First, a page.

Technology Letter #10 Revised 05-85
The effect of a wide variety of organic solvents on parylenes C, N, and D was
Six classes of organic solvents were examined: alcohol
(isopropyl), ketones (acetone and 2,4-pentanedione), aliphatic hydrocarbon (iso-octane),
aromatic hydrocarbon (xylene), chlorinated olefin (trichloroethylene),
chlorinated aromatics (chlorobenzene and O-dichlorobenzene), heterocyclic base (pyridene),
and fluorinated solvent (trichlorotrifluoroethane).
These solvents had a minor swelling effect on the parylenes
with a 3% maximum increase in film thickness. The swelling was found to be
completely reversible after the solvents were removed by vacuum drying.
Some inorganic reagents were also examined. These
included the following: de-ionized water; 10% solutions of sodium hydroxide and
ammonium hydroxide; non-oxidizing acids, hydrochloric and sulfuric in
concentrated and 10% solutions; and oxidizing acids, nitric and chromic, in
concentrated and 10% solutions.
The diluted inorganic reagents had little effect on the
parylenes. The acids at 10% concentrations had virtually no effect at room
temperature and, except for chromic, no effect at 75°C.
Concentrated acids at room temperature (23°C) had
little effect. Under severe conditions, 75°C
for 90 minutes, all acids had a measurable effect ranging from 0.7% swelling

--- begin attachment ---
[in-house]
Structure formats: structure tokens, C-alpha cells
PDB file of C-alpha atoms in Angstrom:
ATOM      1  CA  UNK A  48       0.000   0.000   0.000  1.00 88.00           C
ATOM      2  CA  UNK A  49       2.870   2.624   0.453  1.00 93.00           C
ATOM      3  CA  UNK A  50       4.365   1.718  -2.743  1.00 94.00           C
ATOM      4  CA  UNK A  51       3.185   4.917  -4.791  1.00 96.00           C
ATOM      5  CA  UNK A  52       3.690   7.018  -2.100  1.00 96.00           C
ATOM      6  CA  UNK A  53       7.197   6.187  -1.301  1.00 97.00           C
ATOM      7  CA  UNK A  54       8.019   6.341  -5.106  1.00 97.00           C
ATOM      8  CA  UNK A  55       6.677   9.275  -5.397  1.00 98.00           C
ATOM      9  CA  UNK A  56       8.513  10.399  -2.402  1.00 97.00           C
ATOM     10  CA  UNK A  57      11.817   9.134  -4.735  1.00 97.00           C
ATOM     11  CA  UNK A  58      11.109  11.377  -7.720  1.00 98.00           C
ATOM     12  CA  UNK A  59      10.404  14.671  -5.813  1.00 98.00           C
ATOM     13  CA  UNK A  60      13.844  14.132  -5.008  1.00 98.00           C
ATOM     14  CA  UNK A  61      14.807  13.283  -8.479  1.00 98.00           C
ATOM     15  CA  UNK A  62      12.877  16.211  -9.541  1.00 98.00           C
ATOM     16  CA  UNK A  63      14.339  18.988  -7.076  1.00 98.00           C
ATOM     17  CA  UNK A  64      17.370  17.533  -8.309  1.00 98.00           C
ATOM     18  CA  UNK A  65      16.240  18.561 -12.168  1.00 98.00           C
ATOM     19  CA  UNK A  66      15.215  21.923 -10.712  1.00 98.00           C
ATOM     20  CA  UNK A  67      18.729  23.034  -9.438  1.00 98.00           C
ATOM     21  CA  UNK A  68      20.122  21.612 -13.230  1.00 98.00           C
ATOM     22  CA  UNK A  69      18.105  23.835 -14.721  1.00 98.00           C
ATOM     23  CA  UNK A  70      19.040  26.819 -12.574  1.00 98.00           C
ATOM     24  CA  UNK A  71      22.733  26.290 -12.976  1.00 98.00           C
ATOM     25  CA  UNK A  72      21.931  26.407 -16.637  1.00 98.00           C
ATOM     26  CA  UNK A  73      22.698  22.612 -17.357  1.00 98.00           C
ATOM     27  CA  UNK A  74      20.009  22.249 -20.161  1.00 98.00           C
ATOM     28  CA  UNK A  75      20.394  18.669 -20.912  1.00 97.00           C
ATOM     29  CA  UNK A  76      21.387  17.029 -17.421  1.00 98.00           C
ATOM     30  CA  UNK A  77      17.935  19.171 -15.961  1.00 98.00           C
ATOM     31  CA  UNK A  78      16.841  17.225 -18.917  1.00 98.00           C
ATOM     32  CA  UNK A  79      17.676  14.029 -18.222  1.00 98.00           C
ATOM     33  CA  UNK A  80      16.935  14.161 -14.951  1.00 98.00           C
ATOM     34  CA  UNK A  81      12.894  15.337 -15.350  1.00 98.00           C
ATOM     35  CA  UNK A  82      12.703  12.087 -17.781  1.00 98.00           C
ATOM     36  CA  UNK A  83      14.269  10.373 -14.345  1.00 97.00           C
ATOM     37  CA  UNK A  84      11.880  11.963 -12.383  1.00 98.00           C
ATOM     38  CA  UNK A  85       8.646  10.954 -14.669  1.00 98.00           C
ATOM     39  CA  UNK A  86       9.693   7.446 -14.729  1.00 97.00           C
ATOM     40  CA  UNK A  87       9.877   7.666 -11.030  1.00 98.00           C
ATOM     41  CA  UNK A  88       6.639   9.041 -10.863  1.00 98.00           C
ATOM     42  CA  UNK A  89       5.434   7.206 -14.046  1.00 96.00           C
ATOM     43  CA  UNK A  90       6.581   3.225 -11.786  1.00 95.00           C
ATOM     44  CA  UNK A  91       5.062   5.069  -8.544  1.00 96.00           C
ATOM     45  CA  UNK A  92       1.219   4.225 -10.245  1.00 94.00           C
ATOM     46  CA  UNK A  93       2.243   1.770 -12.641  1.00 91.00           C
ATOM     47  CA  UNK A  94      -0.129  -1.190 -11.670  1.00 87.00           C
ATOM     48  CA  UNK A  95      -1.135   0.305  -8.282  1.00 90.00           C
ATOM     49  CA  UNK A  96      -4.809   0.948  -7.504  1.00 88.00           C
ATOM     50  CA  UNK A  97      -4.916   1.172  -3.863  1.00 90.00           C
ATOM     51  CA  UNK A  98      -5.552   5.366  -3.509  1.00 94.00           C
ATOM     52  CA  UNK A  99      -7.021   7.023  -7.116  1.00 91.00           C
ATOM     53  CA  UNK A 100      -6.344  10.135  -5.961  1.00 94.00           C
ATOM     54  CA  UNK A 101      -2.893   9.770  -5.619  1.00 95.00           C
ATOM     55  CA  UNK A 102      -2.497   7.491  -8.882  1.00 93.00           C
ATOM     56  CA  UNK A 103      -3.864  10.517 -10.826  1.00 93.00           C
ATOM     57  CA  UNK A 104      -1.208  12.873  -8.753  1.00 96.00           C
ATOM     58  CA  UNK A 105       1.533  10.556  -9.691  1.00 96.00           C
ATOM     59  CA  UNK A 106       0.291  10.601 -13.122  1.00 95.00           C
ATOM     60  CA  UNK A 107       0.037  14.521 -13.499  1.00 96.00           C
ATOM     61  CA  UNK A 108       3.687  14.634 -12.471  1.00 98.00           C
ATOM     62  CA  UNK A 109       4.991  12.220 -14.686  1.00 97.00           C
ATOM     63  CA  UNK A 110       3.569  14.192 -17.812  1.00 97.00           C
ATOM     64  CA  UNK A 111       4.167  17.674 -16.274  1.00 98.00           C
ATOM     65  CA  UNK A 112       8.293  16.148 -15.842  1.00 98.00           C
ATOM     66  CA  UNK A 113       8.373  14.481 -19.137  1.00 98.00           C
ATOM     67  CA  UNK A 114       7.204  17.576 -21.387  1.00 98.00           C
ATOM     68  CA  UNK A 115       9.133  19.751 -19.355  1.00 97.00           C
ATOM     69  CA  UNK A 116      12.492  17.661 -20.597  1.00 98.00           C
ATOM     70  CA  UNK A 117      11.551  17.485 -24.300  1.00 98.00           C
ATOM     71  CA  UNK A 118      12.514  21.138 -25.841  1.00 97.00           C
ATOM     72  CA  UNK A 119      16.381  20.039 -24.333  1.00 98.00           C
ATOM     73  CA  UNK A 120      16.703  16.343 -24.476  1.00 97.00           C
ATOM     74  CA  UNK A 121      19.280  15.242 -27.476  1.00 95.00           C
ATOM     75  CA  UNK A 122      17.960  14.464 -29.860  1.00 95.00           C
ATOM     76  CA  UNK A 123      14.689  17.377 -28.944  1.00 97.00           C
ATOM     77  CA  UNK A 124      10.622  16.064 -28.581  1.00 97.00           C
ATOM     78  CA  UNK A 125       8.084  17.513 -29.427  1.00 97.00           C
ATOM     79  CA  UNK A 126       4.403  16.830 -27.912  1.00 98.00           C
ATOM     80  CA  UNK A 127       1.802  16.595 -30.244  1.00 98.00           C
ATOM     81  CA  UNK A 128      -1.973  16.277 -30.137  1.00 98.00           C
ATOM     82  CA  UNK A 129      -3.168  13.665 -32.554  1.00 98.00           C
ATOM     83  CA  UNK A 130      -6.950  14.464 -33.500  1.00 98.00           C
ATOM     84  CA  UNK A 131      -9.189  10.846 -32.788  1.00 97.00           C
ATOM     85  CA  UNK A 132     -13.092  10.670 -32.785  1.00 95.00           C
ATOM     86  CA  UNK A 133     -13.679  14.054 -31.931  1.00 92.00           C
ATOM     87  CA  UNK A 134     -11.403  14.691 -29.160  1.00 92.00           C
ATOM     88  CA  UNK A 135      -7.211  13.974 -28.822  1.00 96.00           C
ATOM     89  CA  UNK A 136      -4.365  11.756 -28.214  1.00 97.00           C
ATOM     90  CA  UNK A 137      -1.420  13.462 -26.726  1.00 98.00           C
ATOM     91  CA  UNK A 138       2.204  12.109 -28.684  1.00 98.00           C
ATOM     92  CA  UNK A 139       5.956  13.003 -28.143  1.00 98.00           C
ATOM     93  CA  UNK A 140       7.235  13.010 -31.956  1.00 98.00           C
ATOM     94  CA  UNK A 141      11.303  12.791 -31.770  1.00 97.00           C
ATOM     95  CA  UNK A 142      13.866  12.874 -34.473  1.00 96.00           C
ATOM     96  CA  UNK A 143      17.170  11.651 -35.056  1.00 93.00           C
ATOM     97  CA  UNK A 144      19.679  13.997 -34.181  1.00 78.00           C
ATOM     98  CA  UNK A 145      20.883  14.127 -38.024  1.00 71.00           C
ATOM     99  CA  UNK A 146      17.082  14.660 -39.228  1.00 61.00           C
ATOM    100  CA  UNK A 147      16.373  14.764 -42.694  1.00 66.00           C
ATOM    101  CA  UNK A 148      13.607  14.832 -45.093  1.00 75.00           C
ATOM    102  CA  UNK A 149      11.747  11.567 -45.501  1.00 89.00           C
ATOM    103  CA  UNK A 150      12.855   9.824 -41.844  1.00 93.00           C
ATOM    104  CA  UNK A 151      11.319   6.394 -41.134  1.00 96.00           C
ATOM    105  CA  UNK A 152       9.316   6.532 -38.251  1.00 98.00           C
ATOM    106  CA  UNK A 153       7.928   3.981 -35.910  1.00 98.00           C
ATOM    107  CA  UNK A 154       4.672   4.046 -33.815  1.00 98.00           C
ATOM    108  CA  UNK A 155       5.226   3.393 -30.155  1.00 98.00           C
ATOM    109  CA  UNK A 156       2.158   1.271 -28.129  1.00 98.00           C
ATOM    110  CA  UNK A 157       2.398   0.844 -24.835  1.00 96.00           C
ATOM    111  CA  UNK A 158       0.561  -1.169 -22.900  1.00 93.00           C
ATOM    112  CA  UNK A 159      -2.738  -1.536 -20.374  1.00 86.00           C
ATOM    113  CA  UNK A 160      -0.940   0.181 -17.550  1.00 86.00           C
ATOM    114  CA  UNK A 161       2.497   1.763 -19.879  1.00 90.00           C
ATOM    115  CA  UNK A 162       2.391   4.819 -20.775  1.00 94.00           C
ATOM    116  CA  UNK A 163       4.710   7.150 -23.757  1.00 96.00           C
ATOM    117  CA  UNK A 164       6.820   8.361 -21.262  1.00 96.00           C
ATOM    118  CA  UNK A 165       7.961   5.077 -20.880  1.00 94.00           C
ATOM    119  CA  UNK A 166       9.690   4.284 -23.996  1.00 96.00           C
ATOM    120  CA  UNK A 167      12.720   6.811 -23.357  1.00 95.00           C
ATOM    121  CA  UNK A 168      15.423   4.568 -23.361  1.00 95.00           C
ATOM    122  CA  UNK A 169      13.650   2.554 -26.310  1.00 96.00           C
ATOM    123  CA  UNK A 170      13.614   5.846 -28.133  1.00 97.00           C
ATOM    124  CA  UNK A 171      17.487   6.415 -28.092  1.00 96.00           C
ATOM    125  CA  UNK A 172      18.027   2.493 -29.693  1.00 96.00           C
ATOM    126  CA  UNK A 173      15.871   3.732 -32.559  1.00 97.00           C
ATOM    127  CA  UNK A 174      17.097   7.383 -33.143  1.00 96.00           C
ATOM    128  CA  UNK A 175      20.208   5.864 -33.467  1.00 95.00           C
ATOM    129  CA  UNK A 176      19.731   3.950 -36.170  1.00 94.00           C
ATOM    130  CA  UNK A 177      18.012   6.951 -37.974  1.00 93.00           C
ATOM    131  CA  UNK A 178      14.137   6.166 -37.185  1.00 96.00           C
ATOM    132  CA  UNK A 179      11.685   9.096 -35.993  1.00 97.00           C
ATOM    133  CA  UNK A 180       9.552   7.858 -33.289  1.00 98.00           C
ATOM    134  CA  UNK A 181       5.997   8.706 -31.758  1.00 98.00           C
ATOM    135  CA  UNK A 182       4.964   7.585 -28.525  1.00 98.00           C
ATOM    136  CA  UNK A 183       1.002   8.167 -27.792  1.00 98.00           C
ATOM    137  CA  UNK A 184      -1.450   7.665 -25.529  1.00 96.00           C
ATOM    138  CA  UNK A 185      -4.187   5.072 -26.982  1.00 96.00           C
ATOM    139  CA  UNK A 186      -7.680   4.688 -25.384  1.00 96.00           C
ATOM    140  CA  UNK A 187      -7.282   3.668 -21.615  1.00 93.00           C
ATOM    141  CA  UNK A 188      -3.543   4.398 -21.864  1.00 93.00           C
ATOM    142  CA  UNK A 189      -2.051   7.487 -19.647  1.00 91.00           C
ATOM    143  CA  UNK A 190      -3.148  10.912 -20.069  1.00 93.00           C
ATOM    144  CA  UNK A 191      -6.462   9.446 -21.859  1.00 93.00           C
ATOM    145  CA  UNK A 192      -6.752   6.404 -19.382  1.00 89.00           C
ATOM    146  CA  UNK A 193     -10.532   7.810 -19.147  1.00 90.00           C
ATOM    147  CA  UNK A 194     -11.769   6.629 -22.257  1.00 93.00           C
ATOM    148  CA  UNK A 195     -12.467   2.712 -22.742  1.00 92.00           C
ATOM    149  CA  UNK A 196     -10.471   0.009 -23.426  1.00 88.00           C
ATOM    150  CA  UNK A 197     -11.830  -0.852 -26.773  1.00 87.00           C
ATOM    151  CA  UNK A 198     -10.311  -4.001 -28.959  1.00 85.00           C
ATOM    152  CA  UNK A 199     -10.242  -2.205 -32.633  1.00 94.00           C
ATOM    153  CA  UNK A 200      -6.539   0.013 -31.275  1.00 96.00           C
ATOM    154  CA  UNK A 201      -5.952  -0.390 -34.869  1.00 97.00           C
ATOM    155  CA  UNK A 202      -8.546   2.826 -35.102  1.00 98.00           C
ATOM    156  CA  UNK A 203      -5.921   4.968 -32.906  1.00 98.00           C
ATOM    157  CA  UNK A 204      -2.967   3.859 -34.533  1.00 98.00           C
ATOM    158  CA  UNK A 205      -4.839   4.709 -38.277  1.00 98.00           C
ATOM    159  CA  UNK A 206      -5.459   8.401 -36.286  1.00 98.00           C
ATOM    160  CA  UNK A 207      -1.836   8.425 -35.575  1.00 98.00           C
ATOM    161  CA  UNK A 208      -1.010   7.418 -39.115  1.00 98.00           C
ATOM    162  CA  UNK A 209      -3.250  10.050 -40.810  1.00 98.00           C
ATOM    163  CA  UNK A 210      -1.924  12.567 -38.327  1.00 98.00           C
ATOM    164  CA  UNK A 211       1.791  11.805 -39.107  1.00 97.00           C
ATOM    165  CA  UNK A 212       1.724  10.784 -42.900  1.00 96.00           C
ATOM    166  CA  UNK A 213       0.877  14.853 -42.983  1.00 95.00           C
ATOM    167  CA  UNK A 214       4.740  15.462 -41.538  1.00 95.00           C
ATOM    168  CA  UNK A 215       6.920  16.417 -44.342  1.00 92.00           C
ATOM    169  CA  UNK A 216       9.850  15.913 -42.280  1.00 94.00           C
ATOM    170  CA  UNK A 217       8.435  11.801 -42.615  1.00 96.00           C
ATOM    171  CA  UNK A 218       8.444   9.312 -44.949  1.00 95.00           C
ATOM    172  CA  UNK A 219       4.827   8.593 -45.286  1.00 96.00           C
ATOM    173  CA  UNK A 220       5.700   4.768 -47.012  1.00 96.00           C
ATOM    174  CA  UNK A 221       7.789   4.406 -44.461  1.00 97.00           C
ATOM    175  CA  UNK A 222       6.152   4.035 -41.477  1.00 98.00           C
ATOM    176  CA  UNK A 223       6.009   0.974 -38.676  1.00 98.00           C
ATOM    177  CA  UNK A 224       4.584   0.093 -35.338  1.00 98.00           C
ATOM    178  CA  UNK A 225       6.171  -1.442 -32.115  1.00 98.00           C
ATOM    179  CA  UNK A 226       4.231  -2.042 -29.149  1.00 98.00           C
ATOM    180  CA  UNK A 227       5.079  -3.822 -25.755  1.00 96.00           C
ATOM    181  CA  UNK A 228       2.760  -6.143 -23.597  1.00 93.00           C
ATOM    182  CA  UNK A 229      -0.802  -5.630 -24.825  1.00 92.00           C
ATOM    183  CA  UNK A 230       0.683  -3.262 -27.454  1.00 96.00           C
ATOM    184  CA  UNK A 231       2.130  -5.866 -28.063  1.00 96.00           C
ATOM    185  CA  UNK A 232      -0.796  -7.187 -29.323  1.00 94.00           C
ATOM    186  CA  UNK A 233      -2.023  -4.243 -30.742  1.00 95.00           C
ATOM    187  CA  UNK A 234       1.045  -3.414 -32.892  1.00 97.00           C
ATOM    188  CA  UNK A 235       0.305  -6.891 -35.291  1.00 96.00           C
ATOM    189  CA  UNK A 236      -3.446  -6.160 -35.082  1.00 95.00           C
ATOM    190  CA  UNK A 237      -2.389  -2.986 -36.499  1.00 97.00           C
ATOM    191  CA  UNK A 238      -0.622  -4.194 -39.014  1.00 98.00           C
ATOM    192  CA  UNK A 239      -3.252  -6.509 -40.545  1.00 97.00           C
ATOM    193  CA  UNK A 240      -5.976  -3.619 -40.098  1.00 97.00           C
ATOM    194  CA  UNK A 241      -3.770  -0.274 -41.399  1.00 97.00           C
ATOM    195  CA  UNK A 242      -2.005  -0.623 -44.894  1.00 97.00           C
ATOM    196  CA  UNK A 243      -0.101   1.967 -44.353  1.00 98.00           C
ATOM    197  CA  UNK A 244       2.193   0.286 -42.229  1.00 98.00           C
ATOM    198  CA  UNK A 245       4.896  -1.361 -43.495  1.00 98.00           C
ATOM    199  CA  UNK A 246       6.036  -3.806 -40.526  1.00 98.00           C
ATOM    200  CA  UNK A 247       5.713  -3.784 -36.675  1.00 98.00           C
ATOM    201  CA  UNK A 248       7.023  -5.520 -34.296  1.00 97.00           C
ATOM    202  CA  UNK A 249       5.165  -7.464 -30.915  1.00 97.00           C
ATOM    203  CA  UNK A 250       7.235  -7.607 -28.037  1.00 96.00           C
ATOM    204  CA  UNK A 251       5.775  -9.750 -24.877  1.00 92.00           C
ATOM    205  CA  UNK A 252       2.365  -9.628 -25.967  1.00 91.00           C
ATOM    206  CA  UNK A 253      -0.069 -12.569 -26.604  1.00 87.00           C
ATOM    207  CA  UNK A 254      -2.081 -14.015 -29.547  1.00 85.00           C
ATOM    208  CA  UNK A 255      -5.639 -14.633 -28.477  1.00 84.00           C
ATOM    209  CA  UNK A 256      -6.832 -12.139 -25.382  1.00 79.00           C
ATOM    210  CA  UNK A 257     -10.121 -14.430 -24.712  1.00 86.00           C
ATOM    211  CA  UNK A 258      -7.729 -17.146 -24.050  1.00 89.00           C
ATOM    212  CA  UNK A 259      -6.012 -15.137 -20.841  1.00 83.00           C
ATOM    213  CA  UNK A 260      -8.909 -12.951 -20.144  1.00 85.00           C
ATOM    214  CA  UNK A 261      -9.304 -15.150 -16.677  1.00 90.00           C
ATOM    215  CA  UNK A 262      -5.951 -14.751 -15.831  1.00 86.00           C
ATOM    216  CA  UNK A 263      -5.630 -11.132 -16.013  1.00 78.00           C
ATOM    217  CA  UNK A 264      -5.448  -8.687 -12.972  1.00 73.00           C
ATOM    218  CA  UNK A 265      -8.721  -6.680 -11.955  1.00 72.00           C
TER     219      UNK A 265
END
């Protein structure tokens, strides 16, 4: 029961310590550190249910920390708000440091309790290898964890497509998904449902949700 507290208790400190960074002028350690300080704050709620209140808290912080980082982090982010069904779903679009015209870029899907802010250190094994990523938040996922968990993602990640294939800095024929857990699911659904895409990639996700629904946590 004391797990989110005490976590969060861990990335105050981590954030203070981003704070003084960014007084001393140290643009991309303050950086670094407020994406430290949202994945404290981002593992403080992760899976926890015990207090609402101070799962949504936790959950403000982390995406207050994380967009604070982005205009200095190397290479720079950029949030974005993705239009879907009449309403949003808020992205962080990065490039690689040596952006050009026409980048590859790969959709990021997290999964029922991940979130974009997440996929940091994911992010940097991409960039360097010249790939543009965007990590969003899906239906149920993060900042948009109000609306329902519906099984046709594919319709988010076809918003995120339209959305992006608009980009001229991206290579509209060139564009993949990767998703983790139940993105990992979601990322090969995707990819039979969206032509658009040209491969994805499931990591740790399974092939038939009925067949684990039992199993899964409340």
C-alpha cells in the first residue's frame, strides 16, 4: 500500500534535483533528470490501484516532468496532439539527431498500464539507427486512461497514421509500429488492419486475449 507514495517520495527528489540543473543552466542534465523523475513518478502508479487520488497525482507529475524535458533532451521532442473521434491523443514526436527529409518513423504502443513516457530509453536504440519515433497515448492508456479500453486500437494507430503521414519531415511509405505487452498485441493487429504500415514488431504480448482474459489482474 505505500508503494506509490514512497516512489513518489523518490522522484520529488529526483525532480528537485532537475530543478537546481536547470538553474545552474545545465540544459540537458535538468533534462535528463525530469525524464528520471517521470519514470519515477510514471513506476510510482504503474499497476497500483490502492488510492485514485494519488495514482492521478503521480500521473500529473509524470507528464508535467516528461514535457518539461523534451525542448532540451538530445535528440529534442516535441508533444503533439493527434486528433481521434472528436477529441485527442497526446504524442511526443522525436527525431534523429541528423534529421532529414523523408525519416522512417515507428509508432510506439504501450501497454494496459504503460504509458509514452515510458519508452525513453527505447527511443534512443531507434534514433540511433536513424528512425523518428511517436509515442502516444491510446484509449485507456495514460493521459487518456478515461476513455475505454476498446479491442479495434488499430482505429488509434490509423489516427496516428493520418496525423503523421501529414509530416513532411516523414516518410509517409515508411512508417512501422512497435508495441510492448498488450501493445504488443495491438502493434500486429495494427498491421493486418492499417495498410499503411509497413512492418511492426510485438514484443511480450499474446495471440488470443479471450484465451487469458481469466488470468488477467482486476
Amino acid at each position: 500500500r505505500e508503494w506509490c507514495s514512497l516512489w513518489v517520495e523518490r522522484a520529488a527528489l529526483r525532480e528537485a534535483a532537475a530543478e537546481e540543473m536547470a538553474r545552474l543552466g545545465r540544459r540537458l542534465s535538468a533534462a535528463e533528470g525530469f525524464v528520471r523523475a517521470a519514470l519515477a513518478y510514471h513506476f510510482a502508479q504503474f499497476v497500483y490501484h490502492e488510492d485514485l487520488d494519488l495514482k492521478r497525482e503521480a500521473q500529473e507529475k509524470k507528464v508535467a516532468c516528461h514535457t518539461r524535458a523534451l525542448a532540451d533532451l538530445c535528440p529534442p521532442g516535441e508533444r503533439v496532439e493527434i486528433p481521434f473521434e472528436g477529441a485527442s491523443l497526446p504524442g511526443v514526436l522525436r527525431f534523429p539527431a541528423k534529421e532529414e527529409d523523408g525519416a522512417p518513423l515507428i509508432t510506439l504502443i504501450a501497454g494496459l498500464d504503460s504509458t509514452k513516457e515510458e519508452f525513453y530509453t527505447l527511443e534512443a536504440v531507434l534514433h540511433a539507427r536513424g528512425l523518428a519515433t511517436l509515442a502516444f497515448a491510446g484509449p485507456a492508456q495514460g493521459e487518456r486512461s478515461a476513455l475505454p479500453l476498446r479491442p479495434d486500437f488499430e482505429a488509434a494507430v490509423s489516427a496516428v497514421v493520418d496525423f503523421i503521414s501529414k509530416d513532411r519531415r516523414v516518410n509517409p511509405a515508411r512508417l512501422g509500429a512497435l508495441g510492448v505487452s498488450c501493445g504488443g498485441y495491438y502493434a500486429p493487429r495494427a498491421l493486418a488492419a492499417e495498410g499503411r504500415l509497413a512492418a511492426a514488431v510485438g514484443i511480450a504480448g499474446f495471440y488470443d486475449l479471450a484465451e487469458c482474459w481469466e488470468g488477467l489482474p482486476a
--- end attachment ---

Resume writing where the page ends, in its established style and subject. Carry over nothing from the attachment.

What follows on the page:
with hydrochloric to 8.2% with chromic. Additionally, nitric acid under
these same severe conditions caused severe degradation. Both concentrated
nitric and sulfuric acids caused some discoloration.
This information is not to be taken as a warranty or
representation for which we assume legal responsibility, or as permission or
recommendation to practice any patented invention without a license. It is
solely for your consideration, investigation, and verification.
This Technology Letter attempts to answer the questions, "Are
the parylenes themselves resistant to solvents, and do they protect substrates
from solvent attack? And if so, to what degree?"
Earlier experience had indicated that parylenes N, C, and D
were insoluble in all common solvents. Parylene C, it was found, could be
dissolved in high boiling liquids such as l -chloronaphthalene or benzoyl benzoate at temperatures
above 150°C. However, these solvents are seldom
encountered in the electronics industry. Of greater importance are those
solvents and reagents used in processing, especially in cleaning, of components
and assemblies. This study was undertaken to quantitatively measure the
effect of the more common solvents and reagents on the parylenes. Included
also were certain hydrocarbons serving as models for fuels. The organic
liquids chosen for this study were selected as being representative of typical
solvent classes. The protection provided to the coated substrates by the
parylenes was also observed.
It was also known that the parylenes were inert to inorganic
reagents (except for oxidizing agents). The work reported here and
quantitative results given confirmed this conclusion.
- On Parylene Films
Films of parylenes N, C, and D, between 0.5-1.5mL in
thickness, were deposited and then removed from glass plates. Applying
a water soluble release agent to the plates prior to parylene depositions
facilitated removal. Film thickness was measured optically by an
infrared (IR) technique. Film strips were immersed in the test liquids
for 90 minutes at room temperature and the thickness was re-measured by the
IR method. In every case, equilibrium (no further thickness change) was
reached before 90 minutes. The percent thickness change can either be
due to swelling or the solvent content of the film after surface drying. In
no case was there an apparent decrease in the original film thickness.